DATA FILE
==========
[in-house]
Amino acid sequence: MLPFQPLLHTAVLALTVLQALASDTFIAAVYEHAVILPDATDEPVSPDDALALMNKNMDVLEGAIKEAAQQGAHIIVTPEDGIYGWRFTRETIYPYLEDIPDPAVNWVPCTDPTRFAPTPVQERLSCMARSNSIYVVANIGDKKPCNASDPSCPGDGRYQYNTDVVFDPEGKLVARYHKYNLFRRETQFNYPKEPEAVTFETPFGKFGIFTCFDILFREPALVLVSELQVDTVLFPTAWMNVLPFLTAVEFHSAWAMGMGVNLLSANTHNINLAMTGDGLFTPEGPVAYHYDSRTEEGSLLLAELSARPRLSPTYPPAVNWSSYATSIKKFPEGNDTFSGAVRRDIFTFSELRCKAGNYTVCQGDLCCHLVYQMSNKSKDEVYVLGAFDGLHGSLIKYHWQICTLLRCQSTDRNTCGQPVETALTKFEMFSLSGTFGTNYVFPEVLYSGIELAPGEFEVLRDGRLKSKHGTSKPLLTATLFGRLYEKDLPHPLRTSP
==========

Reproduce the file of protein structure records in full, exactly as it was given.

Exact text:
[in-house]
Amino acid sequence: MLPFQPLLHTAVLALTVLQALASDTFIAAVYEHAVILPDATDEPVSPDDALALMNKNMDVLEGAIKEAAQQGAHIIVTPEDGIYGWRFTRETIYPYLEDIPDPAVNWVPCTDPTRFAPTPVQERLSCMARSNSIYVVANIGDKKPCNASDPSCPGDGRYQYNTDVVFDPEGKLVARYHKYNLFRRETQFNYPKEPEAVTFETPFGKFGIFTCFDILFREPALVLVSELQVDTVLFPTAWMNVLPFLTAVEFHSAWAMGMGVNLLSANTHNINLAMTGDGLFTPEGPVAYHYDSRTEEGSLLLAELSARPRLSPTYPPAVNWSSYATSIKKFPEGNDTFSGAVRRDIFTFSELRCKAGNYTVCQGDLCCHLVYQMSNKSKDEVYVLGAFDGLHGSLIKYHWQICTLLRCQSTDRNTCGQPVETALTKFEMFSLSGTFGTNYVFPEVLYSGIELAPGEFEVLRDGRLKSKHGTSKPLLTATLFGRLYEKDLPHPLRTSP